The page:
The Bidens' Case Will Keep on Giving

The judicial case against Hunter Biden will stay alive.

That increases the possibility that Joe Biden will have to answer questions about his own corrupt dealings related to Hunter Biden’s businesses.

On July 28 a crooked plea deal for Hunter Biden was nixed by a court.

As I explained it:

Yesterday Delaware US District Judge Maryellen Noreika nixed a plea deal negotiated between Hunter Biden attorney Chris Clark and the prosecutor team from Joe Biden’s Department of Justice.

Hunter Biden is accused of two tax misdemeanors and wrongdoing in a gun case.

The deal was constructed in an unusual way that would have given Hunter Biden immunity over additional accusations of not having  registered as a foreign agent under the FARA law.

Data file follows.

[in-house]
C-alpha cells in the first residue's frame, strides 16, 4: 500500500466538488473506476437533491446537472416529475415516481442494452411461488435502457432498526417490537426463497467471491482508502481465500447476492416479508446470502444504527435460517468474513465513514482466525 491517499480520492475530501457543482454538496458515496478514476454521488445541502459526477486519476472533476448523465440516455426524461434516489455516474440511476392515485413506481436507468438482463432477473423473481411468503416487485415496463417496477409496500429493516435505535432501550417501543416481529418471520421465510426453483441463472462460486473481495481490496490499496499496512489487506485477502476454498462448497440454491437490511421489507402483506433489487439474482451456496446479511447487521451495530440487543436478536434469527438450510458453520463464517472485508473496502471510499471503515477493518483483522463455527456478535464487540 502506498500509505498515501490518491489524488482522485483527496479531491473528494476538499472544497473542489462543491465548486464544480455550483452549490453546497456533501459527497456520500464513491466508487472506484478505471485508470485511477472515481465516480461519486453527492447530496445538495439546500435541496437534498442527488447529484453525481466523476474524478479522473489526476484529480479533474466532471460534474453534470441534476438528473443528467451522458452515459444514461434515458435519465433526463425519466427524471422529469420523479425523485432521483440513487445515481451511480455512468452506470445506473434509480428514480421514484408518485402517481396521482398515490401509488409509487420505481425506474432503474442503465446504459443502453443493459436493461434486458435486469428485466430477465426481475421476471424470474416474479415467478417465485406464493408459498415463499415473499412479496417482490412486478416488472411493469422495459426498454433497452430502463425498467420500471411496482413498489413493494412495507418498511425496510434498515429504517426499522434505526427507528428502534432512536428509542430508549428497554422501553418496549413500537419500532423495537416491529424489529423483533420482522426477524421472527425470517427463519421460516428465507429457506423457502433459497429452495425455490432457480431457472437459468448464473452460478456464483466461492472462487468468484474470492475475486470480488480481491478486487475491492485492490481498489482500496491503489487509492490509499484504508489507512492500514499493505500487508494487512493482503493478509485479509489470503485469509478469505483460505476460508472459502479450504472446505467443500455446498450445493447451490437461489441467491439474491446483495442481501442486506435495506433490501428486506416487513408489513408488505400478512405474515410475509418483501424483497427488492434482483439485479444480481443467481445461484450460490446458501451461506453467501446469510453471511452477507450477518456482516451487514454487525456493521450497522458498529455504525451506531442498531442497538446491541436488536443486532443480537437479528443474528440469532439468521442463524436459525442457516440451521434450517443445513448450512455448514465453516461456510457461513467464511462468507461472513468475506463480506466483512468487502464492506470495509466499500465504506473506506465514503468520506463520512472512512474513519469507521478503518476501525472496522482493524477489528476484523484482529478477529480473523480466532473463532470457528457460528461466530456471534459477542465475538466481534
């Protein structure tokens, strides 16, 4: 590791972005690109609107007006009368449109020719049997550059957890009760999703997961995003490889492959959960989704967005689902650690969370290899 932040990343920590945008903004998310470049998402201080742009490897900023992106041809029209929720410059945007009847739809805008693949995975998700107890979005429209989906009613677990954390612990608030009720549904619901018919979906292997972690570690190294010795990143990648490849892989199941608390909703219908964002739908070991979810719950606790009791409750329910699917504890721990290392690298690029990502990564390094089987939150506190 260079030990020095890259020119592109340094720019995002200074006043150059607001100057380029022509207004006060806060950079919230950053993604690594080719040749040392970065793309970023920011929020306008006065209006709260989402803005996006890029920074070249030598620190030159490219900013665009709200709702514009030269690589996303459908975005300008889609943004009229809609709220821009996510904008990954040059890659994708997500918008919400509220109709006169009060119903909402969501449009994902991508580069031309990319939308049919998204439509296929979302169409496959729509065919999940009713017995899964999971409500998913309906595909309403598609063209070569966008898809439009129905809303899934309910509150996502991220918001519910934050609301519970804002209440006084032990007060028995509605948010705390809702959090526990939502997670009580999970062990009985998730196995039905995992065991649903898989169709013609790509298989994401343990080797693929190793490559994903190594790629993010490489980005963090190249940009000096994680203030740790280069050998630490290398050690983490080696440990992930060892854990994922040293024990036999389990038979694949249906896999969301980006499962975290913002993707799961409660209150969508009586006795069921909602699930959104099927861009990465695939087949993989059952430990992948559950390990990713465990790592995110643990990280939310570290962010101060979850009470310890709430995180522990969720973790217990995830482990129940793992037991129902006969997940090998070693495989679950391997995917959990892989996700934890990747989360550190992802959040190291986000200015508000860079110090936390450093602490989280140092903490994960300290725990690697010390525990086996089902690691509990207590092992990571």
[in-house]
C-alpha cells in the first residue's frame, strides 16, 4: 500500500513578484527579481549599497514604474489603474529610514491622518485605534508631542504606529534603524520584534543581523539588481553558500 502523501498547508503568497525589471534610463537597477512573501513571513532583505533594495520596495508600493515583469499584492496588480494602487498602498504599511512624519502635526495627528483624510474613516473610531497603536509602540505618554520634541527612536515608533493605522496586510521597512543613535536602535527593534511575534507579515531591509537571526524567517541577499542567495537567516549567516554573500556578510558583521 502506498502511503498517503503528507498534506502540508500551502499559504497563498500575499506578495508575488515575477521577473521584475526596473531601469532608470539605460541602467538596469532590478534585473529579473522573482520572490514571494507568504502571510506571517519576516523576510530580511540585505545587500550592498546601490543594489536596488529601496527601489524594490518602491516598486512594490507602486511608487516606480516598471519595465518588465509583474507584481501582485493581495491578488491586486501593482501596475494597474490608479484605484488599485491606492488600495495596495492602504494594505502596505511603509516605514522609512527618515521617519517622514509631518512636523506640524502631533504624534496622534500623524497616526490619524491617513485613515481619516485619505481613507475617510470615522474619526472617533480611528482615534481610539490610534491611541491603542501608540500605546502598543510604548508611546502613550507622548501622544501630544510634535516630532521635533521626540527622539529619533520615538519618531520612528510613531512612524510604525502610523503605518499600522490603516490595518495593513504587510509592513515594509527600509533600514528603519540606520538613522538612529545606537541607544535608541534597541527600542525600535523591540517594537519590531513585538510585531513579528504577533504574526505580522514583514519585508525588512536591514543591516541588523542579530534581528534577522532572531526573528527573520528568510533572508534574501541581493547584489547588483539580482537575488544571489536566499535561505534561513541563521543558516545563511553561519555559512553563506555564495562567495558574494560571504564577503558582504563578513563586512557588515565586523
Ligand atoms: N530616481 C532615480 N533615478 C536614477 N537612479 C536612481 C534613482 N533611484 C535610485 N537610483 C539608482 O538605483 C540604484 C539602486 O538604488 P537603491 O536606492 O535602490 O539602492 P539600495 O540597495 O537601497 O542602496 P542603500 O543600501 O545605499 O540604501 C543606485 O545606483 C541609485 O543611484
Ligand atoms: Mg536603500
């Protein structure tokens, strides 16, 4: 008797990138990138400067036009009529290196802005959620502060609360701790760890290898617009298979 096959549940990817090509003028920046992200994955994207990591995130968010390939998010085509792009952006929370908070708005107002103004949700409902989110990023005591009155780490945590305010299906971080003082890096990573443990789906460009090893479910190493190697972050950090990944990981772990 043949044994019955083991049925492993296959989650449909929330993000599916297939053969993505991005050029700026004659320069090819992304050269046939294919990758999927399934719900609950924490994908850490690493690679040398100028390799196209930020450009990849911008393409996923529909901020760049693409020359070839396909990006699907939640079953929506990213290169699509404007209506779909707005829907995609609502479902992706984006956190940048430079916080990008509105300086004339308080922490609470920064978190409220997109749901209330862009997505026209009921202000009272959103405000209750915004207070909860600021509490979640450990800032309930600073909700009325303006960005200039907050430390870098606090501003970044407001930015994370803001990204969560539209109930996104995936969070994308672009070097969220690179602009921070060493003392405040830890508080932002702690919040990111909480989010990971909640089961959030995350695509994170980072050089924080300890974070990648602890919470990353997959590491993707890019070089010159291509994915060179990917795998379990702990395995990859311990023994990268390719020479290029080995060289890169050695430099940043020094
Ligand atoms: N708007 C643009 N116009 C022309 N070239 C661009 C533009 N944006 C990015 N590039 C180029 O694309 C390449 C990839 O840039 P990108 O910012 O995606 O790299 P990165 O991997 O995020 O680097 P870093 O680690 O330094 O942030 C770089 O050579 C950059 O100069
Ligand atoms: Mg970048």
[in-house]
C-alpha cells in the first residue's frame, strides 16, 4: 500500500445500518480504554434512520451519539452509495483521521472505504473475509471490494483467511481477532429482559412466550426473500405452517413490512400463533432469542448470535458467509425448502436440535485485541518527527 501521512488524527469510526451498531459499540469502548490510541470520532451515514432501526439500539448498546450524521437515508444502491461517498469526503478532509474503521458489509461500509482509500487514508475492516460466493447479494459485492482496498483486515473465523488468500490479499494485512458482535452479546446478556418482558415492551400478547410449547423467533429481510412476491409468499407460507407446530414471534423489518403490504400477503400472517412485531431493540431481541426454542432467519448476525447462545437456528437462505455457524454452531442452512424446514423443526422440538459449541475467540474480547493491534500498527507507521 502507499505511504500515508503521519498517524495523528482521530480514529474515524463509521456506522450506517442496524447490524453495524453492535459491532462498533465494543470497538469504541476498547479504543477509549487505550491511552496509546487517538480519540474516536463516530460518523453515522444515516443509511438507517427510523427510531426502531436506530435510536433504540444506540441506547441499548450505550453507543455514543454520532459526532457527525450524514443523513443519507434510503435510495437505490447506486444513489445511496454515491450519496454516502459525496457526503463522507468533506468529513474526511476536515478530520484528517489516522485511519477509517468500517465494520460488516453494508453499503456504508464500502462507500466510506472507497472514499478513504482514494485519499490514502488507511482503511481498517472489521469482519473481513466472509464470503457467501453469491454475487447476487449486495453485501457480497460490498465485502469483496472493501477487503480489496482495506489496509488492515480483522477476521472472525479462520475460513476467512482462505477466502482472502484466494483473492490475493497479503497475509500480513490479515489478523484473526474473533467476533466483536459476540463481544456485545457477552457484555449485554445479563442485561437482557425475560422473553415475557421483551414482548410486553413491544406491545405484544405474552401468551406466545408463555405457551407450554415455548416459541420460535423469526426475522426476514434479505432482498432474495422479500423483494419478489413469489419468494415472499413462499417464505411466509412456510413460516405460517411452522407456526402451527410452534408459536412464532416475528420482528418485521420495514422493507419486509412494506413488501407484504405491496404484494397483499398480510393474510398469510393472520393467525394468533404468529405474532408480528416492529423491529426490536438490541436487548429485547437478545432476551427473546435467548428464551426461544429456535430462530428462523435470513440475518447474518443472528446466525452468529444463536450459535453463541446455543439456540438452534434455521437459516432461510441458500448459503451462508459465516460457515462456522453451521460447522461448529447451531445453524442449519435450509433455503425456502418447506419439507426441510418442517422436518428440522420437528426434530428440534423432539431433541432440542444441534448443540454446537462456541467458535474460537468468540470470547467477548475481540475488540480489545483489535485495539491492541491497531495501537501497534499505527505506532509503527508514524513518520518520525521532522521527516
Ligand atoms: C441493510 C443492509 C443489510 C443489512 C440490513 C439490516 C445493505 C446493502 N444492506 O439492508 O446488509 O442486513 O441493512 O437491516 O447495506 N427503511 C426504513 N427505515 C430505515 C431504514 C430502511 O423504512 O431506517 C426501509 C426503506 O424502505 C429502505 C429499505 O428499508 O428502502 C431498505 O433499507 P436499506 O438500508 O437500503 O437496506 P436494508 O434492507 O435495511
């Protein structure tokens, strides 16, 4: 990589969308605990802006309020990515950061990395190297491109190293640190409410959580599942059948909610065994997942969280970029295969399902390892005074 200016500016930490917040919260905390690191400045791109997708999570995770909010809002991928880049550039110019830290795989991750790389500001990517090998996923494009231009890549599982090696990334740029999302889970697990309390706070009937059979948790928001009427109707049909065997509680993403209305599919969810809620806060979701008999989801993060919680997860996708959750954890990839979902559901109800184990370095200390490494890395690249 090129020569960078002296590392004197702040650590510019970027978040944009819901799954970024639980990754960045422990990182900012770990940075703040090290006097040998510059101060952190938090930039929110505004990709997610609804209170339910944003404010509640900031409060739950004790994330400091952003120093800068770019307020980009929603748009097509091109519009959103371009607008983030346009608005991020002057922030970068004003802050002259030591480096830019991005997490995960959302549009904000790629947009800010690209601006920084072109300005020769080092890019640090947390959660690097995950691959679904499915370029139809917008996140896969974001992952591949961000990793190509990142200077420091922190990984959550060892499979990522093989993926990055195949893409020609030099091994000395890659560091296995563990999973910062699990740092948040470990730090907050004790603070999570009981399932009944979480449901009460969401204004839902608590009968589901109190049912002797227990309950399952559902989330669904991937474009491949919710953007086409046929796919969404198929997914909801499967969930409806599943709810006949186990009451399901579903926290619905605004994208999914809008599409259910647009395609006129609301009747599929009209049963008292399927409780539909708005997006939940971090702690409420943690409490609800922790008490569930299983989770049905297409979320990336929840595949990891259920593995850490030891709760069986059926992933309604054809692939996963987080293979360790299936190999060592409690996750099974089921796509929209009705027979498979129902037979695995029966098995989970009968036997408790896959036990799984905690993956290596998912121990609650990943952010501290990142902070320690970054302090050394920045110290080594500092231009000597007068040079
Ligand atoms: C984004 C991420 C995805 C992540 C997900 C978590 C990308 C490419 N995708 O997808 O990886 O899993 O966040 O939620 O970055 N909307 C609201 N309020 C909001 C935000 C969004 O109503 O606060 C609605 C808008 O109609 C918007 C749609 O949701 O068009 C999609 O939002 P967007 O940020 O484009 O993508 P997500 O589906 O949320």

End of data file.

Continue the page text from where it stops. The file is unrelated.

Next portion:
The tax and gun cases were split and the judge would have only been given judicial oversight over the tax issue plea while the immunity part was hidden in the gun case plea deal, a diversion agreement, where the judicial oversight would have stayed with the prosecutor. The wide ranging immunity part would thus have been hidden from the public.

The results of the dirty deal would have been very generous for Hunter but the judge didn’t fall for the trick.

The deal the prosecutors had agreed to was very unusual and smelled of influence from above.

The prosecutors should be fired for offering an unprecedented sweetheart deal to the son of the sitting president and for trying to trick the court into agreeing with it.

The court sent the prosecutor and Hunter’s lawyer back home to renegotiate the plea deal.

However, this week the prosecutor, one David C. Weiss, wrote back to the court that the negotiations have failed and that he intends to indict Hunter Biden.